March 2008

I usually reserve my reviews for another blog, but you will want to get a copy of this book:  
Few books dig so deeply into the heart of the reader as to force life change. In the church culture we have, over the last decade or so, been bombarded with a mountain of books that have a tendency to approach this kind of effect. Several have made it across my desk, and have even influenced my thinking. The Purpose Driven Church, Transitioning, Simple Church, and Chazown have all had similar interest-piquing effects as they outlined either a new approach to church or personal discipleship, and have all created a desire to see a more effective ministry happen in my life and the church I serve (or served at the time). What these books did not do was drive me to my knees in search of the face of God. In this, Journeys: Transitioning Churches to Relevance is different.

For the full review click here.

And as they were frightened and bowed their faces to the ground, the men said to them, “Why do you seek the living among the dead? He is not here, but has risen. Remember how he told you, while he was still in Galilee, that the Son of Man must be delivered into the hands of sinful men and be crucified and on the third day rise.” (Luke 24:5-7, ESV)

In an old spiritual we find these words:

Hallelujah! He is coming!
Hallelujah! He is here!
Hallelujah! He is coming!
Hallelujah! He is here!

This song about the birth, death and resurrection of Christ speaks volumes to those of us who follow Him. He is here. He is here because He is not there—in the tomb that is. He has risen and this gives us reason to rejoice.

Say it with me, say it out loud, “Hallelujah! He is risen!”

Father, make us bold to shout your rising to the world around us.

When Jesus had received the sour wine, he said, “It is finished,” and he bowed his head and gave up his spirit. (John 19:30, ESV)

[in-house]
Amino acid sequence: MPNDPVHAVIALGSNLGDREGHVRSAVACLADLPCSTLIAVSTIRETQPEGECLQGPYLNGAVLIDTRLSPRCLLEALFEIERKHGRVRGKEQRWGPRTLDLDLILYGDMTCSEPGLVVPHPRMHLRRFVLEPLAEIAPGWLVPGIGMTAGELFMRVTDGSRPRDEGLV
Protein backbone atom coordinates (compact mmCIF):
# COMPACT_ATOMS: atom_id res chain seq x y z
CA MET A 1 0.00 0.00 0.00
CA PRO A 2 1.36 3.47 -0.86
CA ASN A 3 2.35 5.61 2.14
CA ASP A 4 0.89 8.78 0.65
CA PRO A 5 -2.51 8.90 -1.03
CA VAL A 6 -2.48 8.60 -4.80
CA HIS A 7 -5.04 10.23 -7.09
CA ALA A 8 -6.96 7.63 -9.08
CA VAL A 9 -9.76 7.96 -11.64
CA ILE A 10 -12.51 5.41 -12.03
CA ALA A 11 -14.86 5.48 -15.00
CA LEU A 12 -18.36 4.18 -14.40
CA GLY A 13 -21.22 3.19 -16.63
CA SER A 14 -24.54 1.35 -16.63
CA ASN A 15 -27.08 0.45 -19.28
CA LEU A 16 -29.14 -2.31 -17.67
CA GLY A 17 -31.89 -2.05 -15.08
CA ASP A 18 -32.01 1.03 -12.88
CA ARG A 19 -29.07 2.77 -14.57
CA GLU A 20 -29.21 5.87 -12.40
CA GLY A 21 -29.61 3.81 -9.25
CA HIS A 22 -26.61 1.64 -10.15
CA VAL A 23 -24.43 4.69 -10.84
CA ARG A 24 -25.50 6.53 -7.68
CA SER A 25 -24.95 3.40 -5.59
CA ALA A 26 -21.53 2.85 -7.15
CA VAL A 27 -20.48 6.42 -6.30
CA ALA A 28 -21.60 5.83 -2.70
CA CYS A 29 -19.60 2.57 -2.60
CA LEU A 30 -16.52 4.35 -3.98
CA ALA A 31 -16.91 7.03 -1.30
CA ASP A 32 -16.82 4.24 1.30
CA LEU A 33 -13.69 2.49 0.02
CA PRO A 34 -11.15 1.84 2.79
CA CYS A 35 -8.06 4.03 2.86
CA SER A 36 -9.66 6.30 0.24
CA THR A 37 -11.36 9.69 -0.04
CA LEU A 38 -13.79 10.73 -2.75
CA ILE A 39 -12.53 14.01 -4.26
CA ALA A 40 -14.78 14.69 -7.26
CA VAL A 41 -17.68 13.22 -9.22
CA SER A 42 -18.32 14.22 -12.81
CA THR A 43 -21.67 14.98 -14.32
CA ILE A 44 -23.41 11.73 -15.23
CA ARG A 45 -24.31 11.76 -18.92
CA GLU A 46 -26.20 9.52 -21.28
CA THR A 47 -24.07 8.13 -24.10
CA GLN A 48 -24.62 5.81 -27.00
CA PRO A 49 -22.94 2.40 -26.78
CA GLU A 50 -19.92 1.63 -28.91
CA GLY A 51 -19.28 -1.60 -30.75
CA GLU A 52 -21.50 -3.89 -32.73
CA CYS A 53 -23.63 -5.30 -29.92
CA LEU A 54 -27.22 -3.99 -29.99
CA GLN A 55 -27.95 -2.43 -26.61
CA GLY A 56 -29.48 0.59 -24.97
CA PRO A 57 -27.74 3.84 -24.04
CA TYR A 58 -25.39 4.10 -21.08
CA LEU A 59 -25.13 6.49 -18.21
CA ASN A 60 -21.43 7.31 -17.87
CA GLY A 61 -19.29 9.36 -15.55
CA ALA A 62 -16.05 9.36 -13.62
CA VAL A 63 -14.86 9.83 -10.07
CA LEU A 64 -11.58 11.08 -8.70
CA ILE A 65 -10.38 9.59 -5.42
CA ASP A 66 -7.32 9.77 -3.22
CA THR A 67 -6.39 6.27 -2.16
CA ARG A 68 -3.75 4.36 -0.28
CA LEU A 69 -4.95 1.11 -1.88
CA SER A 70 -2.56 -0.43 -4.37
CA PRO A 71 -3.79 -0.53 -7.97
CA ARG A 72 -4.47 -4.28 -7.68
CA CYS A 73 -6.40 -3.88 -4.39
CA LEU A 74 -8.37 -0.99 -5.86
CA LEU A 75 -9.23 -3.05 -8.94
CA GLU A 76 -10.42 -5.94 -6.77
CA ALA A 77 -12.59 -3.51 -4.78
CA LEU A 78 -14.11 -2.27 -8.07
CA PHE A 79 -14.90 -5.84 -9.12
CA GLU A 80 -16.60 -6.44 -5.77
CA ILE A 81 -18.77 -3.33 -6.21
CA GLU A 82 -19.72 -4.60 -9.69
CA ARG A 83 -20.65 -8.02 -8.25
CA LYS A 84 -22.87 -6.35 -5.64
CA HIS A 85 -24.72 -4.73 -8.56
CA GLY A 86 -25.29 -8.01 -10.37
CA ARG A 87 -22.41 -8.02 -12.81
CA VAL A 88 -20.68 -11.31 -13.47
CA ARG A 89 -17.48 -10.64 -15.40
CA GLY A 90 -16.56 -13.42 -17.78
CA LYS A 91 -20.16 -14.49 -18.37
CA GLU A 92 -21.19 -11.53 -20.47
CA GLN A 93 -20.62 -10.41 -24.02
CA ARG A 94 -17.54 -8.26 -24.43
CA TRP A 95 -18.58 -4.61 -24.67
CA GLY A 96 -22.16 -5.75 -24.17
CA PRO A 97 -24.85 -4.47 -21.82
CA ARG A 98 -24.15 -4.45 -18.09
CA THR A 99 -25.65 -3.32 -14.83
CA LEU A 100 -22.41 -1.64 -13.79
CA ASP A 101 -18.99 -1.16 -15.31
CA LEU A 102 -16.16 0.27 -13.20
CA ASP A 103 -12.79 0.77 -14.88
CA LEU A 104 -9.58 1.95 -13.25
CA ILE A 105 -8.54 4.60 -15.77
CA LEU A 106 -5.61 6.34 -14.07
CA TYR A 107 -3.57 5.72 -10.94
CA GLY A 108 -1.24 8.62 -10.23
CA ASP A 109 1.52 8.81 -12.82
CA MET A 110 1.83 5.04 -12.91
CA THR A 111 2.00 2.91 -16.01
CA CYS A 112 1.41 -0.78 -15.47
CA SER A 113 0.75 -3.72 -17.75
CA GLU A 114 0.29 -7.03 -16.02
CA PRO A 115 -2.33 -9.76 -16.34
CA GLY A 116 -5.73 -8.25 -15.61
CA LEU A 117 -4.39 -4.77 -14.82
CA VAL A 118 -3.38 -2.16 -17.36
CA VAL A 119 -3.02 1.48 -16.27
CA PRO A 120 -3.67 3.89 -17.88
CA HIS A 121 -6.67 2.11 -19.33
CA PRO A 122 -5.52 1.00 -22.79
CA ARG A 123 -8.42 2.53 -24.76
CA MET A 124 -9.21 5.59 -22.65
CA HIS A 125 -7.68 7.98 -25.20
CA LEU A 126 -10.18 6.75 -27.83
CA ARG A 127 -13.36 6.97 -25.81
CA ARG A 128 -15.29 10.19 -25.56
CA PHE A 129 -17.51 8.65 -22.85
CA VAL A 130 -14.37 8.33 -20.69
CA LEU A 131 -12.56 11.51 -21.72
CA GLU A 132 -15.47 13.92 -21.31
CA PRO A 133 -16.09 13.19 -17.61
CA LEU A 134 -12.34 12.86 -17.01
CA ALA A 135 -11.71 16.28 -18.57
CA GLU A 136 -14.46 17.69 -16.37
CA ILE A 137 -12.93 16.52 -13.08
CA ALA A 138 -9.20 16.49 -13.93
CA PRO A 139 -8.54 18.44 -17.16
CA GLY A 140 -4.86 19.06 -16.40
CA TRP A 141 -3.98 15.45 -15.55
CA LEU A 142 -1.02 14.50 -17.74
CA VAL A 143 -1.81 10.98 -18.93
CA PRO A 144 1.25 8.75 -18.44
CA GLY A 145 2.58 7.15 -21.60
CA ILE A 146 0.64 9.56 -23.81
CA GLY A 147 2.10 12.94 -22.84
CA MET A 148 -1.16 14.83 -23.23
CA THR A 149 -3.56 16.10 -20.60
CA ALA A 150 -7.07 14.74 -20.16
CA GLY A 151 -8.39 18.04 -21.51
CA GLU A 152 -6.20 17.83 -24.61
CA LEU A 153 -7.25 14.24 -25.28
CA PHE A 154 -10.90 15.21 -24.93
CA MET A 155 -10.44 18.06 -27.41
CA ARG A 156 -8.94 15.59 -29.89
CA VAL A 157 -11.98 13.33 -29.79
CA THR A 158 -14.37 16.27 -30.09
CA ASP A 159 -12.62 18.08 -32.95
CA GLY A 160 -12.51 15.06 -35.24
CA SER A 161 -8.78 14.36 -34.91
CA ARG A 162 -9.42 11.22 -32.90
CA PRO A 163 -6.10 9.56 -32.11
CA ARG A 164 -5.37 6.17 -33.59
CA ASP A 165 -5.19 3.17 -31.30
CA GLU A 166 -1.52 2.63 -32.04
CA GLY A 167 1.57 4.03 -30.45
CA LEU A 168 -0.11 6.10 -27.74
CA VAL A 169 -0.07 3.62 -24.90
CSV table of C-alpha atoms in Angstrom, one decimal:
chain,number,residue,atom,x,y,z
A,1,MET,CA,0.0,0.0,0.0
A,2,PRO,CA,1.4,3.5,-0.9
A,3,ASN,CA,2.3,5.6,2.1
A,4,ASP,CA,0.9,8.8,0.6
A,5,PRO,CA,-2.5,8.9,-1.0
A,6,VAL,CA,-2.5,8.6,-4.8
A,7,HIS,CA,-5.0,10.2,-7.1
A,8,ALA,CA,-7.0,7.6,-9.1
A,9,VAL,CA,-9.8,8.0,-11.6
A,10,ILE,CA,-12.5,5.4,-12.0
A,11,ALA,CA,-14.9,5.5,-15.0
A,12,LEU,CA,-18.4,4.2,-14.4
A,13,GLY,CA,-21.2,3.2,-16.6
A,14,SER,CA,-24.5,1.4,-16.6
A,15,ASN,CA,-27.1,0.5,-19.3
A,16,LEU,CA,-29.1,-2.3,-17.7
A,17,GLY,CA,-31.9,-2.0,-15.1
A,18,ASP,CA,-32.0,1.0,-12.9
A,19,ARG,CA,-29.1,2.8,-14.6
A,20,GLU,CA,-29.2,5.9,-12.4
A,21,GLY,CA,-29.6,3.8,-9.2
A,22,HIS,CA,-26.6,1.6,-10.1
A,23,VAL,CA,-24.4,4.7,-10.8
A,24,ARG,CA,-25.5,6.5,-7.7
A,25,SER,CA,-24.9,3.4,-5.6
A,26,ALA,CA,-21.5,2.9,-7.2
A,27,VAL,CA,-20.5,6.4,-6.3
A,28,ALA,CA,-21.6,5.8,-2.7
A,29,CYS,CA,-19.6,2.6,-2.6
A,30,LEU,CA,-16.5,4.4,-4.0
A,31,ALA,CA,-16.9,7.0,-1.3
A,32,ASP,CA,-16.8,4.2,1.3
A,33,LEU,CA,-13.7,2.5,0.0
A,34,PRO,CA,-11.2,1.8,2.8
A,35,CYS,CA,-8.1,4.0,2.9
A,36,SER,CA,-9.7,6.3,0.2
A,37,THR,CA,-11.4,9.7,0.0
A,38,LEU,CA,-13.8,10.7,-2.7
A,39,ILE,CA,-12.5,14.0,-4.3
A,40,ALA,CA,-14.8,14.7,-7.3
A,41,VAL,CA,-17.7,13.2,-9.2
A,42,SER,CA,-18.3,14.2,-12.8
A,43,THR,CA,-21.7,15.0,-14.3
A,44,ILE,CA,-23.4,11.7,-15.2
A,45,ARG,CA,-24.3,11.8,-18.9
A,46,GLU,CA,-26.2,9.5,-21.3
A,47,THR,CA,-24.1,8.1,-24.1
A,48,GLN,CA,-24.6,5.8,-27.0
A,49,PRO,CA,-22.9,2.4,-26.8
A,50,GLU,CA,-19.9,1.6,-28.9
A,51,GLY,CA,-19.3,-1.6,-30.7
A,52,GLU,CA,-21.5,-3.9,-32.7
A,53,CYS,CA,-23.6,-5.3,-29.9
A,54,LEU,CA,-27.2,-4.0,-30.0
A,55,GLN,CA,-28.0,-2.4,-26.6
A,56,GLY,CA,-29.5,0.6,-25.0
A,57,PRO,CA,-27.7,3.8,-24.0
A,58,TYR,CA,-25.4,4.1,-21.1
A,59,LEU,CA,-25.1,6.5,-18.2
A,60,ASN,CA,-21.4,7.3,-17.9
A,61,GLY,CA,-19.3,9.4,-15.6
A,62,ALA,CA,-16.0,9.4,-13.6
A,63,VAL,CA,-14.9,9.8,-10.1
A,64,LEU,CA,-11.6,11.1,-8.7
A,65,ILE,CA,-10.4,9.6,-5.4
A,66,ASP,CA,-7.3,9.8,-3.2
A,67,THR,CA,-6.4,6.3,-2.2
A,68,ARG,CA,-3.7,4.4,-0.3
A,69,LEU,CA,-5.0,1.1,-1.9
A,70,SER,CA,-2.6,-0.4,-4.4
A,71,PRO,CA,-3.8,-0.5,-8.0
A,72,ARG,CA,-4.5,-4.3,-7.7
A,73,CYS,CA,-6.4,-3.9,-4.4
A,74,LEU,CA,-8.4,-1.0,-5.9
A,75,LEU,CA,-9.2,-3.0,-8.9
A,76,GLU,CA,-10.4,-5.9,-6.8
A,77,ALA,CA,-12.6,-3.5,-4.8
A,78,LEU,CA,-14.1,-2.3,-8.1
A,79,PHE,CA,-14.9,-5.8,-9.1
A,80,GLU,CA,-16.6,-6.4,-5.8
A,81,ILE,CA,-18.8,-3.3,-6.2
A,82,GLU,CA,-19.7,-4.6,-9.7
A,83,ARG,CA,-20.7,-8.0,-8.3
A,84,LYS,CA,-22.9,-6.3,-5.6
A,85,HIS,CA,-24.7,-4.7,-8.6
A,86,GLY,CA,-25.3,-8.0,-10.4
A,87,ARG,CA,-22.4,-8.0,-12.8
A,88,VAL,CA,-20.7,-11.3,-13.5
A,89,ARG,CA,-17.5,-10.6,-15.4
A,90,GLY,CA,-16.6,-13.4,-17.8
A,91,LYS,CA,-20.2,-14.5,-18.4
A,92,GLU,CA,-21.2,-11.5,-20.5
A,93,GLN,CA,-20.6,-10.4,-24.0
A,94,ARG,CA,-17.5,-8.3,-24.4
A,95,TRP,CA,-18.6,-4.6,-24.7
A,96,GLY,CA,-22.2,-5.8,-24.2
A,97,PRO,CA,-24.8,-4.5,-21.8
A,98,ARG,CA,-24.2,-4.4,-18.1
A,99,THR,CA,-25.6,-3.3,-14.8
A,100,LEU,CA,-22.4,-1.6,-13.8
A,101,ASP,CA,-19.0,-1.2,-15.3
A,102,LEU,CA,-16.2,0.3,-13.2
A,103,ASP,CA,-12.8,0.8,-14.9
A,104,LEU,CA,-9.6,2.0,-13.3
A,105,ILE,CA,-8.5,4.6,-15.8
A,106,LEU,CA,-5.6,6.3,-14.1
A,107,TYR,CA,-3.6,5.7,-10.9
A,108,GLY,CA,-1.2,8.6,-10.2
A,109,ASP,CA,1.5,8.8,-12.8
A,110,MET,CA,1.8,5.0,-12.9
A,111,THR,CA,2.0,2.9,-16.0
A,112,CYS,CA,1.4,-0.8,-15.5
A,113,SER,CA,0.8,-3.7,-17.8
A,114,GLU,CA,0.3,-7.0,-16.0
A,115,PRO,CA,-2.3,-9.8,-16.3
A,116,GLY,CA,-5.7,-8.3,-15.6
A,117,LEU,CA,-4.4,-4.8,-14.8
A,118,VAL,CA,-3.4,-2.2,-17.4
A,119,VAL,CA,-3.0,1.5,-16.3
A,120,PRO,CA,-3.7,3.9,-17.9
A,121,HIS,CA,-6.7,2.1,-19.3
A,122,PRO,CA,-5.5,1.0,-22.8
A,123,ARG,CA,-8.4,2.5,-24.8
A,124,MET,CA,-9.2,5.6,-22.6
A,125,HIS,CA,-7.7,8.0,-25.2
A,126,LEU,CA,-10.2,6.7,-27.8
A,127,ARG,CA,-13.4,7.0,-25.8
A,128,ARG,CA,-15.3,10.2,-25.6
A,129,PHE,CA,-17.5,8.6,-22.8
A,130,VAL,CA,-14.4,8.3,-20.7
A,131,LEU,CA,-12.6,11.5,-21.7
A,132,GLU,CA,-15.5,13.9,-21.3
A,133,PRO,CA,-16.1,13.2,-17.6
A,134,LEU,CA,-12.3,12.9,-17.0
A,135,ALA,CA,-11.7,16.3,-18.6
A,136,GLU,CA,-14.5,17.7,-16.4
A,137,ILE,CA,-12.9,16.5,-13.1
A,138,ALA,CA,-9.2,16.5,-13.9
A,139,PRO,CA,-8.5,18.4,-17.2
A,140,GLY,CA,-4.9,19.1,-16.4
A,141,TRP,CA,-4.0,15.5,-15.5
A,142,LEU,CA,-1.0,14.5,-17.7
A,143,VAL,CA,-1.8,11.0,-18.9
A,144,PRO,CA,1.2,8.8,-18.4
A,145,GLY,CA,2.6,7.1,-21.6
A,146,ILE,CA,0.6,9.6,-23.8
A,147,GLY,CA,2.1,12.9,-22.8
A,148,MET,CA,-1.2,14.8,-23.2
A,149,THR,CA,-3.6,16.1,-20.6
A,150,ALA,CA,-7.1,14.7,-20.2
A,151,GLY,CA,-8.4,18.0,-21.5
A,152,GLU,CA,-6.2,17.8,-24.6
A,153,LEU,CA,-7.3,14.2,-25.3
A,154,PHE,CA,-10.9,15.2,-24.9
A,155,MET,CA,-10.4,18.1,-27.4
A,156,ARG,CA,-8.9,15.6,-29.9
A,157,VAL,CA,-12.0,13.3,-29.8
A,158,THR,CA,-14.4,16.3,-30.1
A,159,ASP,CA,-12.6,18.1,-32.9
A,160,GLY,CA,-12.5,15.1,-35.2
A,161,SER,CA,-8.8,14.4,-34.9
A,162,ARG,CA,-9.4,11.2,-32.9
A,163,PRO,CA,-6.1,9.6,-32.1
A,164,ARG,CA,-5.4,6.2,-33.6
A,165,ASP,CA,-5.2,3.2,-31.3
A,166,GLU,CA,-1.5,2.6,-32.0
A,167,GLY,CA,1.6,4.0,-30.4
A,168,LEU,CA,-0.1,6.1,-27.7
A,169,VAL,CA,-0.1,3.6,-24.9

It’s Good Friday—the day that Jesus was Crucified.
How? You ask. How can it be “good” if it is the day commemorating such a heinous death penalty? As a matter of fact, how can any death be looked upon and seen as good? The answer to this important question is in what happened on that first Good Friday. I’ll not go into detail about how awful the practice of Roman crucifixion was. Plenty of preachers have done that in the past. If you really want to know the cruelty of this form of punishment find a copy of The Passion of the Christ and watch it.

It isn’t that Jesus was crucified that makes today such a good day, but why He died and what He accomplished by going to the cross. Simply put, people are sinners. We are born that way. We can’t avoid it any more than I can avoid having blue eyes and curly hair. It is part of who we are. We defy and disobey God every opportunity that we get. The price of that sin is death, our death. Jesus’ suffering and death on the cross (because He was sinless) paid the price of our sin for us.

Why “Good Friday”? Because on the Good Friday Jesus made the escape from sin punishment possible. So celebrate! Sin is conquered through the crucifixion of Christ. It is Good Friday!

Father, Thank you for sending Jesus to make my sin payment and conquering my sin when He died.

Then came the day of Unleavened Bread, on which the Passover lamb had to be sacrificed. So Jesus sent Peter and John, saying, “Go and prepare the Passover for us, that we may eat it.” (Luke 22:7-8, ESV)

Today is the day that Jesus met in an upper room with the disciples. The room prepared for the observance of the Passover feast. In that room, Jesus made the Passover come to life. In that room He explained that to the Twelve that He would die. Not only would He die, but He would be sent to His death by the betrayal of one of them there.They did not understand all that happened as Jesus taught them lessons. Lessons about serving one another, lessons about the payment for sin, lessons that would become real to them in a few short days.

The Passover meal was one that was to remind the Israelites how God rescued them from their bondage to slavery in Egypt. What we call “the Lord’s Supper” is a reminder to us that through the death of Jesus (the perfect Passover Lamb) God would rescue us from our bondage to slavery in Sin. During this most holy of remembrances, think about what Jesus did on that night—giving a visual representation of the breaking of His body not one day later.

Toward the end of the meal, Jesus sent His betrayer away to make the final arrangements. Afterwards the rest of the disciples accompanied Jesus to a garden to pray—a time of dedication in preparation for the miracle that was to come. It was here that Jesus was arrested.

Today is a day of remembrance, a day to consider what this season’s payment is for us all.

Father, teach us again what you did on the first Easter weekend.